At a time when ever-changing values and varying beliefs are shifting what defines “good,” “tasteful” and “fine” – few areas are more impacted than the world of art. Today we visit a young Native American man to discuss the evolution of a creative form that was once only considered juvenile vandalism.
It’s a busy afternoon in the village of Pine Ridge. Cars regularly come and go at the local supermarket as two young men stand before a nearby building holding cans of spray paint.
These two artists known as “Focus” and “AMP” are busy creating graffiti on a 30-foot long wall. But this isn’t vandalism, says Focus – this is art.
“I believe that there’s a very strong difference between the term that is used as graffiti and then there’s just flat out vandalism,” observes Focus. “And the vandalism is what is often seen and mixed, intertwined with the terminology and the use of the word graffiti.”
Derek “Focus” Smith is Lakota and Dine`. He grew up in “the cities” – in an environment where the stereotypical image of graffiti as words and names illegally sprayed on buildings, highway overpasses and subway trains was the norm. Focus says that’s not what he does, but it is where graffiti art originated.
“It is disheartening and very disrespectful for somebody to go and, you know, ruin somebody else’s property,” Focus comments. “I firmly know that I wouldn’t want that to happen to my own property. I think that the art now that is seen should be appreciated for its qualities and its origins, because there’s no separating the two. They’re one begat from the other and that’s the way that it has been and that’s the way that it always will be.”
Put another way, you can’t separate modern popular music from its rock’n’roll roots or the boogie-woogie and jazz that preceded that or the blues that started it all.
But as AMP – Aaron Michael Pearcy – notes, pointing to an adjacent wall that’s covered with illegal sprayings called “scrawlings,” it’s pretty easy for anyone to tell the difference between graffiti art and vandalism.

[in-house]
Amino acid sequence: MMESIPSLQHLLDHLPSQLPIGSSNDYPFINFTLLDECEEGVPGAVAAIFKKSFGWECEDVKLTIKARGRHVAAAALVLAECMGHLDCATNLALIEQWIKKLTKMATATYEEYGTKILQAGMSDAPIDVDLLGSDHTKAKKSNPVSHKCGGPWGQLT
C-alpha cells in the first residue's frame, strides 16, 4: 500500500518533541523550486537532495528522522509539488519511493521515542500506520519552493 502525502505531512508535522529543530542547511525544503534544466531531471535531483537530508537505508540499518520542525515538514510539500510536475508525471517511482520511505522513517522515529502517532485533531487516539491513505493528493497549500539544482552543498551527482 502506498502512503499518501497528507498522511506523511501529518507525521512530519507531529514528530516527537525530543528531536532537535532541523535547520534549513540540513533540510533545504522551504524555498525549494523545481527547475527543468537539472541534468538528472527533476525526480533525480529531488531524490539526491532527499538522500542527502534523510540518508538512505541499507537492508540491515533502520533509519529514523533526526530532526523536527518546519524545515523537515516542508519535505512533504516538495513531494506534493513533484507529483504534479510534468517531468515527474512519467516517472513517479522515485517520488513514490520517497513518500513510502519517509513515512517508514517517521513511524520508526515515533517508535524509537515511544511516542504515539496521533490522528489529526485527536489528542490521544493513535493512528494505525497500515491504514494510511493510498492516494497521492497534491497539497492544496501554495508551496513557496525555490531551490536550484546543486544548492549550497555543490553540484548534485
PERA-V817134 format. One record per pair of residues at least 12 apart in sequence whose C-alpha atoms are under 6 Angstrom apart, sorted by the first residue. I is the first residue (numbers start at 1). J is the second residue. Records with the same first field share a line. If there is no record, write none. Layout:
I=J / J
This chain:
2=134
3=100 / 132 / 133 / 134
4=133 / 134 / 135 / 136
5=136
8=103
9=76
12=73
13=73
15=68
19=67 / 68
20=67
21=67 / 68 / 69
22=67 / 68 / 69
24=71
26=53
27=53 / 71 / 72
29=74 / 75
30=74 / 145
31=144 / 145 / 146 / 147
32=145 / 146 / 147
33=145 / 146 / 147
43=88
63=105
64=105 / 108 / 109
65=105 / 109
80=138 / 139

"What we’re looking at right here is a, uh, call it a gang,” says AMP. “They just come through and they write their name and they like to have their presence known in the area. And so they just go through and they hit every wall that they can without getting caught.”
AMP and Focus have a different mission by creating a graffiti mural on a wall, and they say that is has nothing to do with gang vandalism. AMP comes from a fine art background and says that his work is relative.
“A muralist or you could call him a graffiti artist as well if he uses a spray can, which generally is why people call it graffiti is because it’s art using a spray can,” explains AMP. “That’s, in essence what it is. And so, I could be using an air brush and somebody could still call it graffiti, although I could show them what I’m using and they’d call it something else. So, it all depends on everyone’s mindset.”
Of course, the key to making graffiti such as this art is that it’s legal. Not only are Focus and AMP creating their mural on a wall with permission to do so, but the work is part of a larger project.
"We’re producing a mural to raise the awareness to advocate for change of the youth here on the Pine Ridge Reservation due to the high suicide rate,” says Focus. “The intention is to produce a feeling and a motivation that would increase the level of hope amongst the youth.”
Focus – who chose his name to reflect changes he was making for himself and his family – intends to create a “Hope” mural on each reservation in the state. The Pine Ridge version includes the face of a beautiful Lakota woman. Her long black hair flows into a tree whose branches list the seven Lakota virtues. The Hope murals have the support of the Lakota Voice Project, a suicide prevention campaign backed by local members of the American Advertising Federation.
If that isn’t evidence enough of graffiti’s acceptance in the mainstream world, there’s The Dahl Arts Center, home to the Rapid City Arts Council. Tyler Read is the Center’s co-director of arts education and a graffiti artist himself. Read sees letters, words and pictures with a message on a wall as a natural evolution of art in a culture that’s been marketed to for years.
“And graffiti is really a sort of an extension of advertising and marketing, really, in its most creative form,” Read observes. “You know, we design our own fonts. We design imagery. We select places to put these advertisements. And it’s just a campaign of ourselves or our later ego.”
The Dahl’s acceptance of graffiti as a serious art form may assist Focus and AMP in their long range goal of being considered for art commissions in public places – just as traditional painters and sculptors are.